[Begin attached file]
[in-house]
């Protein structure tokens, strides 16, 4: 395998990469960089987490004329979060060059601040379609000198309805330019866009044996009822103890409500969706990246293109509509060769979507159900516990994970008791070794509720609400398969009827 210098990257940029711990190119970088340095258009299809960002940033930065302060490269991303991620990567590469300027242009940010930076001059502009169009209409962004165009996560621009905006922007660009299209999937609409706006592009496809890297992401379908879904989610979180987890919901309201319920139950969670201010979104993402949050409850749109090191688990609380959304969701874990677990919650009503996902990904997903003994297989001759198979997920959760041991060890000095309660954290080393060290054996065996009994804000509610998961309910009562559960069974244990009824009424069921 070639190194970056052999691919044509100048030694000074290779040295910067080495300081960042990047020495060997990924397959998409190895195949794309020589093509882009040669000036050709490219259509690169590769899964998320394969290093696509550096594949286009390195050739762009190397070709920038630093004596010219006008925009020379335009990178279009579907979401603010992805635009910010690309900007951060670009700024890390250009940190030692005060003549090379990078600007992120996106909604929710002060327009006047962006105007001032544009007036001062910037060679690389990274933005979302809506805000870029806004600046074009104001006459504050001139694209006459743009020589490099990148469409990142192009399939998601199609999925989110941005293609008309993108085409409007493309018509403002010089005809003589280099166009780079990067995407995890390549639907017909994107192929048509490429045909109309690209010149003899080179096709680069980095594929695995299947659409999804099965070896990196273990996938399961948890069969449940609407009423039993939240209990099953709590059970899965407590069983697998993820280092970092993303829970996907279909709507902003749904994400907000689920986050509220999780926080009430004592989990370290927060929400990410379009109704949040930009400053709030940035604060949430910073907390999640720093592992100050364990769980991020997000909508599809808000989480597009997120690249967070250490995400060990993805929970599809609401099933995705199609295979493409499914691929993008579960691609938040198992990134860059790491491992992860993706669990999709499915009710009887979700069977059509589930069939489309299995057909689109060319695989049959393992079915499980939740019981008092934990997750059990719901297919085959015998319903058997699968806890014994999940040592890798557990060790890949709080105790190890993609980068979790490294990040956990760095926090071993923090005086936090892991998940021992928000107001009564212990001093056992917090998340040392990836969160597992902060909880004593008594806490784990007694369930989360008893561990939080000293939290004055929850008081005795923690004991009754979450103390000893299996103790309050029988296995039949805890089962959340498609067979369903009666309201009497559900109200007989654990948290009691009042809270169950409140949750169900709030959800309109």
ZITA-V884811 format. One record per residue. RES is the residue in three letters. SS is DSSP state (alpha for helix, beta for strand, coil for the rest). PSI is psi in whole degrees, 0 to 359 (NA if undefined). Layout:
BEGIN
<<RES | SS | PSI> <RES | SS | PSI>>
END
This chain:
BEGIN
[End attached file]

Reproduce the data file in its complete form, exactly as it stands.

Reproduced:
[in-house]
């Protein structure tokens, strides 16, 4: 395998990469960089987490004329979060060059601040379609000198309805330019866009044996009822103890409500969706990246293109509509060769979507159900516990994970008791070794509720609400398969009827 210098990257940029711990190119970088340095258009299809960002940033930065302060490269991303991620990567590469300027242009940010930076001059502009169009209409962004165009996560621009905006922007660009299209999937609409706006592009496809890297992401379908879904989610979180987890919901309201319920139950969670201010979104993402949050409850749109090191688990609380959304969701874990677990919650009503996902990904997903003994297989001759198979997920959760041991060890000095309660954290080393060290054996065996009994804000509610998961309910009562559960069974244990009824009424069921 070639190194970056052999691919044509100048030694000074290779040295910067080495300081960042990047020495060997990924397959998409190895195949794309020589093509882009040669000036050709490219259509690169590769899964998320394969290093696509550096594949286009390195050739762009190397070709920038630093004596010219006008925009020379335009990178279009579907979401603010992805635009910010690309900007951060670009700024890390250009940190030692005060003549090379990078600007992120996106909604929710002060327009006047962006105007001032544009007036001062910037060679690389990274933005979302809506805000870029806004600046074009104001006459504050001139694209006459743009020589490099990148469409990142192009399939998601199609999925989110941005293609008309993108085409409007493309018509403002010089005809003589280099166009780079990067995407995890390549639907017909994107192929048509490429045909109309690209010149003899080179096709680069980095594929695995299947659409999804099965070896990196273990996938399961948890069969449940609407009423039993939240209990099953709590059970899965407590069983697998993820280092970092993303829970996907279909709507902003749904994400907000689920986050509220999780926080009430004592989990370290927060929400990410379009109704949040930009400053709030940035604060949430910073907390999640720093592992100050364990769980991020997000909508599809808000989480597009997120690249967070250490995400060990993805929970599809609401099933995705199609295979493409499914691929993008579960691609938040198992990134860059790491491992992860993706669990999709499915009710009887979700069977059509589930069939489309299995057909689109060319695989049959393992079915499980939740019981008092934990997750059990719901297919085959015998319903058997699968806890014994999940040592890798557990060790890949709080105790190890993609980068979790490294990040956990760095926090071993923090005086936090892991998940021992928000107001009564212990001093056992917090998340040392990836969160597992902060909880004593008594806490784990007694369930989360008893561990939080000293939290004055929850008081005795923690004991009754979450103390000893299996103790309050029988296995039949805890089962959340498609067979369903009666309201009497559900109200007989654990948290009691009042809270169950409140949750169900709030959800309109």
ZITA-V884811 format. One record per residue. RES is the residue in three letters. SS is DSSP state (alpha for helix, beta for strand, coil for the rest). PSI is psi in whole degrees, 0 to 359 (NA if undefined). Layout:
BEGIN
<<RES | SS | PSI> <RES | SS | PSI>>
END
This chain:
BEGIN